The Second Skin Case is thus eco-friendly across the value chain. Minimal water consumption by the manufacturing process and the use of a single material both protect the environment. And the paper, 100% of which comes from eco-managed European forests, enables complete and efficient recycling. Plus the case is exceptionally light, weighing in at just 40 grams. All these factors have allowed Ruinart to reduce the carbon footprint of the case by 60% across the entire lifecycle compared with the previous generation of boxes, from sourcing of materials and transformation to transport, delivery and end of life processing.

Packaging codes reinvented

Right from the first look, the new package stands apart from anything previously designed. This bold 180° change was an obvious choice for Ruinart and very much attuned to the times, says Marie Lipnitzky. “We believe this case is completely in phase with our history, returning to what is essential, the very opposite of showy gift boxes. We’re proposing a luxury of tomorrow that is both aware and engaged, while remaining exquisitely aesthetic, elegant and contemporary.”

© Ruinart

A U-turn like this will spur changes in certain habits too. Because the case is resistant to humidity it can be placed in an ice bucket for several hours and remain intact. This means it is not designed to be removed when the champagne is served, introducing a new and even more prestigious serving ritual. Most importantly, the taste and delectable subtleties of Ruinart cuvées are not affected in the least.


Maison Ruinart is also introducing a new way to gift and present champagne. The bottle is no longer hidden but showcased for everyone to see with its iconic form. The second skin becomes an enticing enclosure that opens to reveal the elegance of the flacon inside.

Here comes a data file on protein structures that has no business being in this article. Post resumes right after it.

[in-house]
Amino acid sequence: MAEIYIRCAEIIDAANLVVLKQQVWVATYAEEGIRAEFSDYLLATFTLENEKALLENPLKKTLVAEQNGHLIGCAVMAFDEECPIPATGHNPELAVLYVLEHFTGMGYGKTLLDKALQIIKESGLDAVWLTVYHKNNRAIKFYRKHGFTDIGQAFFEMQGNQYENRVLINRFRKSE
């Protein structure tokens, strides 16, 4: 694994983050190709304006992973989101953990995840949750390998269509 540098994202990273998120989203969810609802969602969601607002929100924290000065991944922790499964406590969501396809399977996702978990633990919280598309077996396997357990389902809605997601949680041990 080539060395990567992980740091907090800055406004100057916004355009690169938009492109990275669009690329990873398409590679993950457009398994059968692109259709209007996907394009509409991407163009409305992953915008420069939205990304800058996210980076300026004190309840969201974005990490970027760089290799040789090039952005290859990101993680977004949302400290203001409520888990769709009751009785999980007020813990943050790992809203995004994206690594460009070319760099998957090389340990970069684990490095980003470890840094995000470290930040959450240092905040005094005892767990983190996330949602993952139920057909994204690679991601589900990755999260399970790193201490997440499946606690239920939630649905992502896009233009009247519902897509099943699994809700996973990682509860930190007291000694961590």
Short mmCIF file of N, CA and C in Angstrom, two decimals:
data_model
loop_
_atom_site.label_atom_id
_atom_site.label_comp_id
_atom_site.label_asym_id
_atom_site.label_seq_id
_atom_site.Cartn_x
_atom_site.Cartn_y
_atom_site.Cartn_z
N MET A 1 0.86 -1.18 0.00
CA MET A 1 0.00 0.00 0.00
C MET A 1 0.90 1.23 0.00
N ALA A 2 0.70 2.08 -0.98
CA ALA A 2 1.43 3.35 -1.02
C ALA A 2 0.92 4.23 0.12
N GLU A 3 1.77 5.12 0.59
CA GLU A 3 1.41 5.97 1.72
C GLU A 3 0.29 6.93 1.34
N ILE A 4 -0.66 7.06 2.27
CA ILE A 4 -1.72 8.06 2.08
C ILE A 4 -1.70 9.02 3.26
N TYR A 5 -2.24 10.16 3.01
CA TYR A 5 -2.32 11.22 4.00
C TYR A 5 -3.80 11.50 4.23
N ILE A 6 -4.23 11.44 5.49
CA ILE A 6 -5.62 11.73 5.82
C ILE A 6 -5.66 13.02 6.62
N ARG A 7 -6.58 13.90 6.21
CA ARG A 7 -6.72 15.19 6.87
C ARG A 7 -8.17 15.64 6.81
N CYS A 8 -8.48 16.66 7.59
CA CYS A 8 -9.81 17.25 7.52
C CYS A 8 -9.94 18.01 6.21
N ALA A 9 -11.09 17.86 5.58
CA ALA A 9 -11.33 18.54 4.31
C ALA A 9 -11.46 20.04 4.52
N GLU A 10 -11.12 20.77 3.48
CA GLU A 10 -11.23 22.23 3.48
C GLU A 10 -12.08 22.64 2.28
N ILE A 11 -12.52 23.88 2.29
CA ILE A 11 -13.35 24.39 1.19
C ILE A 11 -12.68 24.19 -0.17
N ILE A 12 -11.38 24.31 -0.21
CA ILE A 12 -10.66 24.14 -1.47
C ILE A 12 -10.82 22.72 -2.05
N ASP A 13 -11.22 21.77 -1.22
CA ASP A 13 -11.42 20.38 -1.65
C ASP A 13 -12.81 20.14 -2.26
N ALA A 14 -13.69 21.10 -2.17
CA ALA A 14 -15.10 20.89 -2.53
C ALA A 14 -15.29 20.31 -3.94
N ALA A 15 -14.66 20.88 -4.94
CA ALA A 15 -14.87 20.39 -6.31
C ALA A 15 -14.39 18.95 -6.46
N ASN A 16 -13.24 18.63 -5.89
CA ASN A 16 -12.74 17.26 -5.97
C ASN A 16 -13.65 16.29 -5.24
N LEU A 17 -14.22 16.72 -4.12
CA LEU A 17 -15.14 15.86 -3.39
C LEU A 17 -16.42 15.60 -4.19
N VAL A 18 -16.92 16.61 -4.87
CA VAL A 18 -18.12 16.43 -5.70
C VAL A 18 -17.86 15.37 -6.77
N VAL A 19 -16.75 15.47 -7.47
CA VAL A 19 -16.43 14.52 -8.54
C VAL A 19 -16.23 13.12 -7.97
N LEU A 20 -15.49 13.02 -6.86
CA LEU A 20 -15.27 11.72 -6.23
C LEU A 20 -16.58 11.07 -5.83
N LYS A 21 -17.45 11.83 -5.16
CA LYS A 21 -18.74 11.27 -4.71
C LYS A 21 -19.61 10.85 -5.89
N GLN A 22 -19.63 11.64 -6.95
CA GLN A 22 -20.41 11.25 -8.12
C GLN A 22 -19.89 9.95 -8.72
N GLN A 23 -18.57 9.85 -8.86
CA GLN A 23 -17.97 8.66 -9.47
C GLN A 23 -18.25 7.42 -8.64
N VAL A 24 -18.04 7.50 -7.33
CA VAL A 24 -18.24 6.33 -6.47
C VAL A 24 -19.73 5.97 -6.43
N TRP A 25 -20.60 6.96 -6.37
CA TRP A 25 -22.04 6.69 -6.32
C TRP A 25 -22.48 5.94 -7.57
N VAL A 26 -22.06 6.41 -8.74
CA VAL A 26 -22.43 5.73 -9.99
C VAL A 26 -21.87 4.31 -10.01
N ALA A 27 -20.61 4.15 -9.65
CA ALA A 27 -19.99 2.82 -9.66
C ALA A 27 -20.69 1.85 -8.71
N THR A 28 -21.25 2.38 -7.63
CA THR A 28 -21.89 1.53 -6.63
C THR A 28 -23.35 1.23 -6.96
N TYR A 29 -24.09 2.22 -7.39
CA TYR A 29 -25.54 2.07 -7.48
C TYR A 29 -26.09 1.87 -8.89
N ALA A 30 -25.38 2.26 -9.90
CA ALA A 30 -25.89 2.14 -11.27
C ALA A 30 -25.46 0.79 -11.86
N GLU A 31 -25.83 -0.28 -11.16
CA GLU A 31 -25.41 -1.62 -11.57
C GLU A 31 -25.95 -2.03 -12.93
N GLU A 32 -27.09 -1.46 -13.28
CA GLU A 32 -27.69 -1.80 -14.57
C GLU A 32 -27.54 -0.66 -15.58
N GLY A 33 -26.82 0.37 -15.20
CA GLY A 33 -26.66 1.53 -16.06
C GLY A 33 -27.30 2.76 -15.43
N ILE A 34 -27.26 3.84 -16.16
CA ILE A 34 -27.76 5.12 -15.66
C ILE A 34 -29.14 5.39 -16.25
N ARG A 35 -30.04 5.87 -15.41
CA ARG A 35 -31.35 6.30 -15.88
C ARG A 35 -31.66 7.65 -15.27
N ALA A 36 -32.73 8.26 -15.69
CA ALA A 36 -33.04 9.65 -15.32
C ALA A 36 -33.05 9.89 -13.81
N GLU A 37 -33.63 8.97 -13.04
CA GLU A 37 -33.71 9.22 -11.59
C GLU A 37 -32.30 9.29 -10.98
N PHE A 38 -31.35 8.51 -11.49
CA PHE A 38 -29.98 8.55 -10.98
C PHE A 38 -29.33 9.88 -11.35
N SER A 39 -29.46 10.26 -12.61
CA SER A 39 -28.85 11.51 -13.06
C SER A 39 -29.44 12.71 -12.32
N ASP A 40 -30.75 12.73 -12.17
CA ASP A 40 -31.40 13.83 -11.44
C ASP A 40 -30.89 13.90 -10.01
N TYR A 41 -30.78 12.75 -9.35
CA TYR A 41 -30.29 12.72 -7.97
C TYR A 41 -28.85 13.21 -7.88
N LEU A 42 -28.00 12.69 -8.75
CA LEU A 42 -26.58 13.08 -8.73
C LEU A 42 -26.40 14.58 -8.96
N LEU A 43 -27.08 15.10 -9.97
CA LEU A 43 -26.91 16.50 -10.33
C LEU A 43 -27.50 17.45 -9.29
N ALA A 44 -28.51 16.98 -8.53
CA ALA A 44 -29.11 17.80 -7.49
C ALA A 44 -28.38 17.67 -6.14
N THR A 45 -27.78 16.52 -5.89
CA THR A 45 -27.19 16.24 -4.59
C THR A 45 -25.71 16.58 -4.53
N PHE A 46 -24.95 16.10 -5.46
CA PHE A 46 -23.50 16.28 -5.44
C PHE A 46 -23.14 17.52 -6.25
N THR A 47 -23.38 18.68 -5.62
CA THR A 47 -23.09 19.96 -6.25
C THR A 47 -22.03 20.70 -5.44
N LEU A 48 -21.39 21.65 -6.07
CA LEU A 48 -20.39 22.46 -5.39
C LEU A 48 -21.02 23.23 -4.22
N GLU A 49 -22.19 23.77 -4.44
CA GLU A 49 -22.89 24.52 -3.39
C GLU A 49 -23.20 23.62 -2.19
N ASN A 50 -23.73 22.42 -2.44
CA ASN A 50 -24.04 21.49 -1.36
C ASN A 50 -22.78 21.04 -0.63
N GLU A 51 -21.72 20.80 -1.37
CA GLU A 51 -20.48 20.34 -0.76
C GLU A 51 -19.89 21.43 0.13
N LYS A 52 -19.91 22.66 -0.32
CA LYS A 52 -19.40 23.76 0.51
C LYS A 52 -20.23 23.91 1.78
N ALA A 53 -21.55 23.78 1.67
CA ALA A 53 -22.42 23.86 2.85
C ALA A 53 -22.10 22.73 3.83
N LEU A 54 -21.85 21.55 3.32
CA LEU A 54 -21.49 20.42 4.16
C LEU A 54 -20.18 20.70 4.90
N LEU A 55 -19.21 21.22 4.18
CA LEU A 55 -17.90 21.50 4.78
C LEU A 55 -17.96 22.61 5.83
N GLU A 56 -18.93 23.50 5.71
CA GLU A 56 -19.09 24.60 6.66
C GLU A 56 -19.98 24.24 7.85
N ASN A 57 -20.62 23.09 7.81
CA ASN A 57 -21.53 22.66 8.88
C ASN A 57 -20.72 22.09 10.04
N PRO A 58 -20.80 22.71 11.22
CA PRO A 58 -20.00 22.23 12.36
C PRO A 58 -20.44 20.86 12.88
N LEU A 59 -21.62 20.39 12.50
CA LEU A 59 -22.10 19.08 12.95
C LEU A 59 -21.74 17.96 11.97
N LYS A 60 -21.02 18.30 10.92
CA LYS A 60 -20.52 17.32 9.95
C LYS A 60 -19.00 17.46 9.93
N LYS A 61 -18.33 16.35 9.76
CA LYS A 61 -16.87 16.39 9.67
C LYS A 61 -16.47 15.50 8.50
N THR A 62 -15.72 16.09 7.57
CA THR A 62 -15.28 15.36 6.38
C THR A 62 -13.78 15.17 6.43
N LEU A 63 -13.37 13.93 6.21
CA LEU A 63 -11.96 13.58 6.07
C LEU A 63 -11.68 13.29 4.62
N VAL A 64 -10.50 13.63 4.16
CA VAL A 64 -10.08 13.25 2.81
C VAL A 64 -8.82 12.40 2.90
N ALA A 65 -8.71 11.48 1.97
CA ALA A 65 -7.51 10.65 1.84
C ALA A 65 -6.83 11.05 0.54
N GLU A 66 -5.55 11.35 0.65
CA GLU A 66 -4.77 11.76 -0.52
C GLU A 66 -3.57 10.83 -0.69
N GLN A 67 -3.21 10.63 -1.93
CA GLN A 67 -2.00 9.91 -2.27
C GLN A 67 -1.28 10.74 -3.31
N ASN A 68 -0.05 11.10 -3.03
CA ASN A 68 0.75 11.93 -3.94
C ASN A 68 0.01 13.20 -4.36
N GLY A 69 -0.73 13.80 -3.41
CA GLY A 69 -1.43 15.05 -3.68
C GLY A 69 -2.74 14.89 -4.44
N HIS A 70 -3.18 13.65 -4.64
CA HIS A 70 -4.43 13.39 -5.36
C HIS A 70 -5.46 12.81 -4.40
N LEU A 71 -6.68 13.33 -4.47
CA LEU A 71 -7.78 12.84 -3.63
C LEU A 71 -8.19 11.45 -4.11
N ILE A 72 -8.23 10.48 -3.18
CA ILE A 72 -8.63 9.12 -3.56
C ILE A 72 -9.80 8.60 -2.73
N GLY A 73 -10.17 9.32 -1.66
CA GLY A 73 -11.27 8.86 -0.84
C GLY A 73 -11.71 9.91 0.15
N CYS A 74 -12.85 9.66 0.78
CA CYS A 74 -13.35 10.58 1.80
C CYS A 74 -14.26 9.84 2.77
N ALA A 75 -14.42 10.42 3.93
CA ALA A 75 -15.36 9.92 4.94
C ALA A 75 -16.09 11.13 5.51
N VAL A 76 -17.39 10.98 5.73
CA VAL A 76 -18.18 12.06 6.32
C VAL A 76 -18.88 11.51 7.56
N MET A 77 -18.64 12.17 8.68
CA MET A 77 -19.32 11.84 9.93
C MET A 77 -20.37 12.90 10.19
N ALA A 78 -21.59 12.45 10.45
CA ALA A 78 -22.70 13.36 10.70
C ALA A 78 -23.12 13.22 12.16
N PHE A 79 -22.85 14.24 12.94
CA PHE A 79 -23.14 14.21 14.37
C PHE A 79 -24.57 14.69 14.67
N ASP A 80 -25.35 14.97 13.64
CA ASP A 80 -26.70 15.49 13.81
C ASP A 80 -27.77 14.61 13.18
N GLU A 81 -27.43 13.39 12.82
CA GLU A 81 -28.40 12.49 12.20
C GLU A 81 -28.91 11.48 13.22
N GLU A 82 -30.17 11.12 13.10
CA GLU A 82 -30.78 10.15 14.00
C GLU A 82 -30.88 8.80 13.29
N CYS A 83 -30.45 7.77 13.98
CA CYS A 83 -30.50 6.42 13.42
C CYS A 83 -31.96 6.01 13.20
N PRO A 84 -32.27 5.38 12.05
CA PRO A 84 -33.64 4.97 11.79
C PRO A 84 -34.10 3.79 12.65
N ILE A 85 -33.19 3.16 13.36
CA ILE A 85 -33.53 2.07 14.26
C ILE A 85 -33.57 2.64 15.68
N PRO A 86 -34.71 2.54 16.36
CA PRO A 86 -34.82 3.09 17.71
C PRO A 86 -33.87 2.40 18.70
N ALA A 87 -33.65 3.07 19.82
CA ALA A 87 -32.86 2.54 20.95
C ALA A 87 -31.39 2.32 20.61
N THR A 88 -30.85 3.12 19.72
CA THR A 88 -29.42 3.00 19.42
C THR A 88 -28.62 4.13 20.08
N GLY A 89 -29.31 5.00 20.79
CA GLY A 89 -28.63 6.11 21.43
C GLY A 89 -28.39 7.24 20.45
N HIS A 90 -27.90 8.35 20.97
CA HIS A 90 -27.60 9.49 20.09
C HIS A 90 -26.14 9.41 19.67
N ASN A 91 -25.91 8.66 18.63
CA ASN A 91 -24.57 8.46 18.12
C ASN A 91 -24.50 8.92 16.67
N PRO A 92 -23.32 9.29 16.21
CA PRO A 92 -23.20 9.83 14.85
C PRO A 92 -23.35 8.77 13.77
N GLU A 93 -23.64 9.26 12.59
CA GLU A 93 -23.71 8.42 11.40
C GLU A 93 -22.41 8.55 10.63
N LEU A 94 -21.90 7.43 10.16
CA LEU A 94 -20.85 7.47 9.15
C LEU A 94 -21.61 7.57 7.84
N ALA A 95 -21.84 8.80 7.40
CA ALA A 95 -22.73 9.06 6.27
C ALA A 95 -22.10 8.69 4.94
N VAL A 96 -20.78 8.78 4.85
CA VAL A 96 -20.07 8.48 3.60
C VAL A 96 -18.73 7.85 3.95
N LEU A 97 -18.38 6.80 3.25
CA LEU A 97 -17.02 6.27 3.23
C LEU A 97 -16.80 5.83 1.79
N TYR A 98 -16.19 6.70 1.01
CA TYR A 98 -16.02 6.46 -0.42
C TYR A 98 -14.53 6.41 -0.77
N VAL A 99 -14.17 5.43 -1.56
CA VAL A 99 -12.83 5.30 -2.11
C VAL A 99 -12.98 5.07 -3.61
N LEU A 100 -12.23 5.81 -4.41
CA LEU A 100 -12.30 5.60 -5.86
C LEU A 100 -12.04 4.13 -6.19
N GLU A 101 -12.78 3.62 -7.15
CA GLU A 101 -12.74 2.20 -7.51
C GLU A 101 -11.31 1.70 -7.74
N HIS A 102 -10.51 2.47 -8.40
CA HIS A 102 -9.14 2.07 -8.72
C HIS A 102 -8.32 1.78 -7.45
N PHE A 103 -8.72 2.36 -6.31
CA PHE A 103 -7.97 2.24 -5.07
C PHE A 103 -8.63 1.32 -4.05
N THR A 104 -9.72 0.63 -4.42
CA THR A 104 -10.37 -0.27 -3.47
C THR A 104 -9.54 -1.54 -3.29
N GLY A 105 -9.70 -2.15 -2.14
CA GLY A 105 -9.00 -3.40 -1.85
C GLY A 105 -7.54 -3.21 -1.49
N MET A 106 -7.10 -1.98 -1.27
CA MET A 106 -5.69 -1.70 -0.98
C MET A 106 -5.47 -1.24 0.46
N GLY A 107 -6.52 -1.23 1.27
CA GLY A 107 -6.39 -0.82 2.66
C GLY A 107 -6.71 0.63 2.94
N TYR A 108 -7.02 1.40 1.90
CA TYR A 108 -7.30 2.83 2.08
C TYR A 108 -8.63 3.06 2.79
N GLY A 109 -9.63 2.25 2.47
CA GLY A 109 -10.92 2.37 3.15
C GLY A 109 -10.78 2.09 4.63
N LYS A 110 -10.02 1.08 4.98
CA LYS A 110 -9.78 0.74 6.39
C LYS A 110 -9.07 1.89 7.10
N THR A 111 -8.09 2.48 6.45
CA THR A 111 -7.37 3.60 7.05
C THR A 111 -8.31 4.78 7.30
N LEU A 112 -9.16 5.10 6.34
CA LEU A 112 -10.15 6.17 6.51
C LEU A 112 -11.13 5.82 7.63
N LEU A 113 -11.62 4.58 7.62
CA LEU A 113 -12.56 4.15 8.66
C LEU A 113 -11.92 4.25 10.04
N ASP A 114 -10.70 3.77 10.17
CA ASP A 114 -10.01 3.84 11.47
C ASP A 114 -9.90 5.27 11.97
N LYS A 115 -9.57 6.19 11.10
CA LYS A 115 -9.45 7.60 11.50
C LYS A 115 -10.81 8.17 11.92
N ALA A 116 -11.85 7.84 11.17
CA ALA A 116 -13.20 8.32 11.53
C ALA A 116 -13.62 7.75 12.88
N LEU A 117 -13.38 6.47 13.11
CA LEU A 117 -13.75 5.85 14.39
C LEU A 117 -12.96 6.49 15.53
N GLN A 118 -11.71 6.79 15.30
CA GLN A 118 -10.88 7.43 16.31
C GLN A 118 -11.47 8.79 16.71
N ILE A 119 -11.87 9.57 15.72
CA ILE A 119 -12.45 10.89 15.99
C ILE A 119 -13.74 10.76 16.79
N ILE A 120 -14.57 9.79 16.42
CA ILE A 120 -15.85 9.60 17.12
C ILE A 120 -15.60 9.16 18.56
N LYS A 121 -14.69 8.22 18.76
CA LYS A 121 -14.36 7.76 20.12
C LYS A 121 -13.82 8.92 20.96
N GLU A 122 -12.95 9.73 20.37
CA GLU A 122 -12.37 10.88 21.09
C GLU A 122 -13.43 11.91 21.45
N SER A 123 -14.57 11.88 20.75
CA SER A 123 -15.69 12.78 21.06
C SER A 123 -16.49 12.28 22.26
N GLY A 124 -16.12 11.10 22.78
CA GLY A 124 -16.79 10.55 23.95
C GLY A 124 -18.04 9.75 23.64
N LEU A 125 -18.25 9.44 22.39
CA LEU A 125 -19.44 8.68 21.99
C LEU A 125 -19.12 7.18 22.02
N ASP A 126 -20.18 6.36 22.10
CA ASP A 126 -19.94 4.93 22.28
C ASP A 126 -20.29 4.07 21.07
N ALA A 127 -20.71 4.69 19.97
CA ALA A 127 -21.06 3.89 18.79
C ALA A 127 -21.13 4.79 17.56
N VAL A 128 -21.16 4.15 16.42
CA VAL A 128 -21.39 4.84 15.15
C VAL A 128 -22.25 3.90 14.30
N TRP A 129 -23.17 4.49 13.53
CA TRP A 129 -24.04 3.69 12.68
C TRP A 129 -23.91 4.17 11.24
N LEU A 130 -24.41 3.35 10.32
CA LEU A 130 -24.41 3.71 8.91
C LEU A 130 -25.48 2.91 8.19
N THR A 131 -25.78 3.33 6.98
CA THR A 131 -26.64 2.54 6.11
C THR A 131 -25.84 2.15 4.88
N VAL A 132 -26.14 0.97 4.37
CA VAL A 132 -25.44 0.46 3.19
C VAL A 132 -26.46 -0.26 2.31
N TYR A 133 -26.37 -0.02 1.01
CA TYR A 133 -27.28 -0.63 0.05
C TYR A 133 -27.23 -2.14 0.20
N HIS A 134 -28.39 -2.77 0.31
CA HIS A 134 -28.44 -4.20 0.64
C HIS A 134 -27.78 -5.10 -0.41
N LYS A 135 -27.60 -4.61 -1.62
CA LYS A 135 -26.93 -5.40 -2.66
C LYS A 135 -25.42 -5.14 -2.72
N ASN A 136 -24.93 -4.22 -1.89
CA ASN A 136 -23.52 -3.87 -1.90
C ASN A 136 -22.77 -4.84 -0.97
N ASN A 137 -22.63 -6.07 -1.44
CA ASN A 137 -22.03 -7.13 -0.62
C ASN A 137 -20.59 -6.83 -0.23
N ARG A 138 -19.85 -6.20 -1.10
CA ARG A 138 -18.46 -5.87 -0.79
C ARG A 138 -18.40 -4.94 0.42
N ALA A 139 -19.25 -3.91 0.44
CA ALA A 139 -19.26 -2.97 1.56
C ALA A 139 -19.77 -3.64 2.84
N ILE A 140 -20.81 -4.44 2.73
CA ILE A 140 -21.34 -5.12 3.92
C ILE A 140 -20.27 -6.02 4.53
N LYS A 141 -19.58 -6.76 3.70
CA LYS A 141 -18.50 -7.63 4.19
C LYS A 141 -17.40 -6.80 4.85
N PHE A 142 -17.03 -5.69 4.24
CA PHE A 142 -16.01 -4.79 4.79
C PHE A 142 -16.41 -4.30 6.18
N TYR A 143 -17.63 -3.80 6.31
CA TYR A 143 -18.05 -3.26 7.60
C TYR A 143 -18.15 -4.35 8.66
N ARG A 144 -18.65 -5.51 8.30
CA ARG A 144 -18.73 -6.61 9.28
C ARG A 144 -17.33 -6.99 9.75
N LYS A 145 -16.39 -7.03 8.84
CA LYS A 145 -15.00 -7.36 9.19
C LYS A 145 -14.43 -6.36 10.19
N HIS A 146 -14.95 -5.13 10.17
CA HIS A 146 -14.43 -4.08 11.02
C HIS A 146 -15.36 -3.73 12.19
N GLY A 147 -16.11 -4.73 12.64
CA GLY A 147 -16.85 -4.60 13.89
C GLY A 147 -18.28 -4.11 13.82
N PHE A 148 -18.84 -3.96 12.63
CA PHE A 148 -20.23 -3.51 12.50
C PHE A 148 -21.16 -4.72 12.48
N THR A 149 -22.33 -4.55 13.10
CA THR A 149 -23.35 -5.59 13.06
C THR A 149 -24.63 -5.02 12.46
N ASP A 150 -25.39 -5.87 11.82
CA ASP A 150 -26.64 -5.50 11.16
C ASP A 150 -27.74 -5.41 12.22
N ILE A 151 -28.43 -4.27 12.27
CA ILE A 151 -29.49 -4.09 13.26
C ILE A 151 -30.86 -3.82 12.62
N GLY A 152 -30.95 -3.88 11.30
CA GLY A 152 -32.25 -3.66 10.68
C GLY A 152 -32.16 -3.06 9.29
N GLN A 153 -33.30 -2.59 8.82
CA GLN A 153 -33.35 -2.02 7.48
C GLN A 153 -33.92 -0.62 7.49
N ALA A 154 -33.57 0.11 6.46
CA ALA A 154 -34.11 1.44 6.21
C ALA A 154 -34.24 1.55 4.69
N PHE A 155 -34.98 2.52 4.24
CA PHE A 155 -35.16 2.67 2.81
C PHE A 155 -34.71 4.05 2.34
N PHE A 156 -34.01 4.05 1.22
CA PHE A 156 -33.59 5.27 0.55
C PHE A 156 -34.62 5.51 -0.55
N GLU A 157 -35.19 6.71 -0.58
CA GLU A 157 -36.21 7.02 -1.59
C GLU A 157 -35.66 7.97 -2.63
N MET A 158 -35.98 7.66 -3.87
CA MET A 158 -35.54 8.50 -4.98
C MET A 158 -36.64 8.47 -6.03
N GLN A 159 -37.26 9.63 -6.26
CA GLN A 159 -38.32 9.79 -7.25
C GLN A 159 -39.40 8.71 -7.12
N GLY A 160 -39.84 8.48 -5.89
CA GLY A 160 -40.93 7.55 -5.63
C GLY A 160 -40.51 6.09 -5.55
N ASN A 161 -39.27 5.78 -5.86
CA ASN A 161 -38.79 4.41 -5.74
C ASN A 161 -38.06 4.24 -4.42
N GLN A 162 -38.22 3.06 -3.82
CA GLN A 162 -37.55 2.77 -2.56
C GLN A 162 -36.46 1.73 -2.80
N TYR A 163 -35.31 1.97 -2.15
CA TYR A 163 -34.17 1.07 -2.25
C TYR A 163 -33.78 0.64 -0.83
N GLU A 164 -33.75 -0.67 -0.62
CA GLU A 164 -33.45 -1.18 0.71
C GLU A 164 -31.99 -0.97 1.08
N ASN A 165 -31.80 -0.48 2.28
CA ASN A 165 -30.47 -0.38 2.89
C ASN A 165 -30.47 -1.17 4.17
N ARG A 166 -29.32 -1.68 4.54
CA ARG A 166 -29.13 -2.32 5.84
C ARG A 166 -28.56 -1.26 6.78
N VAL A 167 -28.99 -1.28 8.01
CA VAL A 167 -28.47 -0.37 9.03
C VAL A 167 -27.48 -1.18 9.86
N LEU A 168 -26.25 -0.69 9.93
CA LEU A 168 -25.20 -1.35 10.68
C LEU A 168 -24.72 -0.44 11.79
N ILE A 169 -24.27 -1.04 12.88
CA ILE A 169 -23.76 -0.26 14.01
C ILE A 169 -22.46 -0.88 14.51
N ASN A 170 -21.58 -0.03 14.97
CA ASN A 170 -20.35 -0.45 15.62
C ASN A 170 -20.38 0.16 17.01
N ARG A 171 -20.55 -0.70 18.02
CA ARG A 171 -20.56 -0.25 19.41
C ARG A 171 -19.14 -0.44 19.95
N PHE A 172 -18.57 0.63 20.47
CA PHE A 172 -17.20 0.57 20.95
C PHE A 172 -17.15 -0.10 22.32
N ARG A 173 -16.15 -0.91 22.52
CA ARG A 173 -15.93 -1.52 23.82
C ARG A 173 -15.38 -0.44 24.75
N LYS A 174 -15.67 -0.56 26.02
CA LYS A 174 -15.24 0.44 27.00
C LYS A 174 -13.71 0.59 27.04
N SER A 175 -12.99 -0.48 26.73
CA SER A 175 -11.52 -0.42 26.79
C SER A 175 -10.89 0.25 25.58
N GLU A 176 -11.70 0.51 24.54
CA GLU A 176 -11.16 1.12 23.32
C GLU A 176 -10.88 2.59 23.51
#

Sustainability is a long-term commitment

This new packaging will ultimately replace all current Ruinart single bottle gift boxes, starting in September 2020 for 75cl bottles sold individually in France and Western Europe, followed by magnums (1.5 liters) in 2021. The Second Skin will envelop the entire Ruinart portfolio by 2022.


Ruinart is avowedly eager to set an example and inspire the entire industry and other sectors to adopt innovative sustainable packaging solutions. “We would be delighted to see this new approach embraced by other wines and spirits brands and even perfumes and cosmetics makers, since it would work equally well for that sector. We believe that an environmentally responsible solution such as this makes a significant contribution. The manufacturing process for this packaging is not patented and we hope that other houses will be motivated to use it as well,” Marie Lipnitzky adds.

© Ruinart
© Ruinart

The Second Skin Case is not an isolated initiative but embedded in Ruinart’s comprehensive commitment to protecting the environment. Viticulture’s products come directly from nature and winemakers thus have a responsibility to protect this natural wealth. Ruinart is the world’s oldest champagne house and a long-term vision to pass on savoir-faire to future generations is part of the Maison’s DNA.


Eco-responsibility figures at the heart of everything Ruinart does. At Maison Ruinart in Reims, 98.7% of waste is recycled and all by-products of the vinification process are 100% recycled. The great majority of packaging materials is sourced from France (87%) or Western Europe (12%) and priority is placed on local sourcing in the Champagne region. All cardboard packaging is certified FSC (Forest Stewardship Council) mixed. Wooden boxes are also made from eco-managed forests, sourced from a supplier that has been awarded the Entreprise du Patrimoine Vivant (Living Heritage Company) label, as have many other Ruinart partners.

© Ruinart

Maison Ruinart pursues a coherent, holistic approach to sustainability. The new Second Skin is the most innovative expression to date of this approach and has proved a tremendously unifying initiative thanks to the teamwork behind this success.


Marie Lipnitzky beams with pride when she looks back at the years spent working on the project: “What marked me most during this adventure is the enthusiasm, collective energy and engagement of absolutely everyone. I think we’re all proud to be part of a Maisons capable of initiatives that concretely address urgent sustainability issues. This project imparted real meaning to our work and the second skin is our contribution at our level to changing things to help build a better future.”

© Ruinart